The co-creator of the popular cartoon, Scooby-Doo, Ken Spears has died at 82.
His death comes less than three months after his animation partner, Joe Ruby, also passed away.
Spears reportedly died on Friday after complications related to dementia, TMZ reports.
His son, Kevin noted that Ken will forever be remembered for his wit, story-telling, loyalty to family, and strong work ethics.
Kevin said, “Ken has not only made a lasting impression on his family, but he has touched the lives of many as the co-creator of ‘Scooby-Doo.’ Ken has been a role model for us throughout his life and he will continue to live on in our hearts.”
Spears’ animation partner, Joe Ruby, died of natural causes in August.
Spears and Ruby, both of whom worked for the famed Hanna-Barbera Productions, also created the popular series “Dynomutt” and “Jabberjaw.” But, undoubtedly they were most famously known for creating ‘Scooby.’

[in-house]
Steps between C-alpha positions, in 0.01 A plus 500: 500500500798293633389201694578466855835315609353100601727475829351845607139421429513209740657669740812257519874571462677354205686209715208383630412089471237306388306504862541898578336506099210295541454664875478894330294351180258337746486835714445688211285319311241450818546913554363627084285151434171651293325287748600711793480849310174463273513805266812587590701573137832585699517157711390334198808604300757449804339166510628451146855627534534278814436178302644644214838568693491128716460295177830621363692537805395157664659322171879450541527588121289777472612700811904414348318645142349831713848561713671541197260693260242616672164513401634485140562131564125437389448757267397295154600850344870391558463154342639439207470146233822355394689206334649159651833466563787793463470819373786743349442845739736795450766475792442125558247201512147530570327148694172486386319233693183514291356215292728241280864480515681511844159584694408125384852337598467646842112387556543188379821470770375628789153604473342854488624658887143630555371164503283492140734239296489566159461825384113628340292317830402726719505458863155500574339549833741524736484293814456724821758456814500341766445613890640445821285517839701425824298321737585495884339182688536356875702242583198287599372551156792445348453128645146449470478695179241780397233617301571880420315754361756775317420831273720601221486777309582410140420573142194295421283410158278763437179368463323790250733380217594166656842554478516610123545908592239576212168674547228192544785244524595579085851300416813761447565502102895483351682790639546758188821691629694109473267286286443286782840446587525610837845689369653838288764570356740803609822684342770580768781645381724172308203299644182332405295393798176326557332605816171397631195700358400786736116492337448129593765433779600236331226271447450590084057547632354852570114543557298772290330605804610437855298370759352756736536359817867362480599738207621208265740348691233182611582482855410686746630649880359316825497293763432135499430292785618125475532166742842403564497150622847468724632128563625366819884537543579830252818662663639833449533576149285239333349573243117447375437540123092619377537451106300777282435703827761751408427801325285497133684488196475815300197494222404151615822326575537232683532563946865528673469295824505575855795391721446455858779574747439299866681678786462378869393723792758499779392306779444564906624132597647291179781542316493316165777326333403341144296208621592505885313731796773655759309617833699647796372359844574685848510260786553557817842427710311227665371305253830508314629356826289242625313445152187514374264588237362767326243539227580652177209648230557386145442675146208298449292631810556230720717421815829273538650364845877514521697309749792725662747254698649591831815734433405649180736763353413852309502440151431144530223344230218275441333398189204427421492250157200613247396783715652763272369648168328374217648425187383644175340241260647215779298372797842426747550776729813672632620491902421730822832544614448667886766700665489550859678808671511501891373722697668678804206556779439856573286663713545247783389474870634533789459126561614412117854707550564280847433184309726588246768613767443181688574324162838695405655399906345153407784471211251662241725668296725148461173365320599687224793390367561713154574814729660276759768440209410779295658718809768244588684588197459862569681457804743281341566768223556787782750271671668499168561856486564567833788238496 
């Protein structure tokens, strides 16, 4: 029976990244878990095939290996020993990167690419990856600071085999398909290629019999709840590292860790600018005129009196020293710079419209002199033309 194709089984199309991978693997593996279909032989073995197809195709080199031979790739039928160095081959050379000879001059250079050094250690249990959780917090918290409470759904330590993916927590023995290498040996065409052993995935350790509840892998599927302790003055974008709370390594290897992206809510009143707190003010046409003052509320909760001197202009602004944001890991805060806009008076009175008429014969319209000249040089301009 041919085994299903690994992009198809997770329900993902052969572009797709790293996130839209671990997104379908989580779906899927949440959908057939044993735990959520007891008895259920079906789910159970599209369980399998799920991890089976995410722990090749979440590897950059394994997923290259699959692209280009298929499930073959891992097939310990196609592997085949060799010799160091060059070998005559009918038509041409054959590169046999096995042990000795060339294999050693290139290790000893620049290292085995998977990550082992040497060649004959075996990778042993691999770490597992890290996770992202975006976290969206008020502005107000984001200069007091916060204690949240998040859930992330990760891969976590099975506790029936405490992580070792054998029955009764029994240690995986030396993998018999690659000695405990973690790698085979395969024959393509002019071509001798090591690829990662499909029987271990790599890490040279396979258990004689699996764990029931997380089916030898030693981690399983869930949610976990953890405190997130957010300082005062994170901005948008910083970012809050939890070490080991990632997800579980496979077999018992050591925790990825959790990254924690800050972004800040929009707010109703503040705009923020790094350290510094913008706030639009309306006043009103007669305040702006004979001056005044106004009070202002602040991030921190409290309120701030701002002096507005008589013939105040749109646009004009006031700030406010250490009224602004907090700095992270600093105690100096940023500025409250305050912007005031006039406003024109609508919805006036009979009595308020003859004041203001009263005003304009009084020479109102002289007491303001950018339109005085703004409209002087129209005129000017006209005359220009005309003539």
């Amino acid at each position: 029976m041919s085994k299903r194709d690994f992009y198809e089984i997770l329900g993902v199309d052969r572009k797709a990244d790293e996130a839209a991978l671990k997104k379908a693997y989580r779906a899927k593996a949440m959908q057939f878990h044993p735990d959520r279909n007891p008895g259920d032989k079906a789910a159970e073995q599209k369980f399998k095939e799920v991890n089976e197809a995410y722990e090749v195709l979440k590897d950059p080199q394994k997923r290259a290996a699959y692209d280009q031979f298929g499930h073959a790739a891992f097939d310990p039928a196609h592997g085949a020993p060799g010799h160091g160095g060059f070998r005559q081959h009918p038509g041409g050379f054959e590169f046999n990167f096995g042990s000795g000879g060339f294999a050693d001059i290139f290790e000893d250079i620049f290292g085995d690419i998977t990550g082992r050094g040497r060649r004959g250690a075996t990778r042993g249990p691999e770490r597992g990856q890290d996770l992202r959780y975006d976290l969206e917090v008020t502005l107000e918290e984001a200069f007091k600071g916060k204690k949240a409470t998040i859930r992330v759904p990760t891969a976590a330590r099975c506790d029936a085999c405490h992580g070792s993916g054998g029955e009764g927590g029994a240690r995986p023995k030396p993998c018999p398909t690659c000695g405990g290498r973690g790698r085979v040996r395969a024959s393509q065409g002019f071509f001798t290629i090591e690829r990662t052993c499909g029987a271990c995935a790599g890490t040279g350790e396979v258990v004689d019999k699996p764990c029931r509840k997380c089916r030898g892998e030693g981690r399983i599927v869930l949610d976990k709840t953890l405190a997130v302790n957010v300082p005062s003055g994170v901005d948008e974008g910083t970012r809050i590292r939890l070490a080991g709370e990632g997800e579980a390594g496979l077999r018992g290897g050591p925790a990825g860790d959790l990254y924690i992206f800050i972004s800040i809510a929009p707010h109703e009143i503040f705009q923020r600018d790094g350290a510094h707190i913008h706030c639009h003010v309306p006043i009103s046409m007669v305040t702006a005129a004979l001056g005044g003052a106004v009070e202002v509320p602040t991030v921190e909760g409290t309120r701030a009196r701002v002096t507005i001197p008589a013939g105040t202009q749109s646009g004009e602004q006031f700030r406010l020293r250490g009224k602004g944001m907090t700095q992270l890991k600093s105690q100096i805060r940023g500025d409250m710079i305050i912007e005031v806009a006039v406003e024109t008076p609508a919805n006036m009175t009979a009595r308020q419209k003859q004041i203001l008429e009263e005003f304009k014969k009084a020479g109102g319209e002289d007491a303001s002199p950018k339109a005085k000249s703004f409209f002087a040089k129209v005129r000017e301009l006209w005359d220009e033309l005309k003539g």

The popular animated series first aired on CBS in 1969 with Ruby and Spears writing the first five episodes then editing and supervising the rest of that inaugural series.
Scooby aired until 1976, but there have been a lot of spin-offs, reboots and movies.
Spears was born on March 12, 1938. He grew up in L.A. and would end up befriending the son of William Hanna. He ultimately got hired at Hanna-Barbera in 1959 as a sound editor. It was during his time there he met Joe and turned a working relationship into a lifelong partnership.
Spears and Ruby supervised CBS’ Saturday morning cartoons line-up in the early 1970s. They were tasked with the same role at ABC.
The duo created their own production company and produced a slew of animated series such as “Superman” and “Alvin and the Chipmunks” among others.
Spears wasn’t limited to just cartoons either. He was also a story consultant for the 1974 TV series, “Planet of the Apes.”
Spears is survived by his two sons, five grandchildren and three great-grandchildren.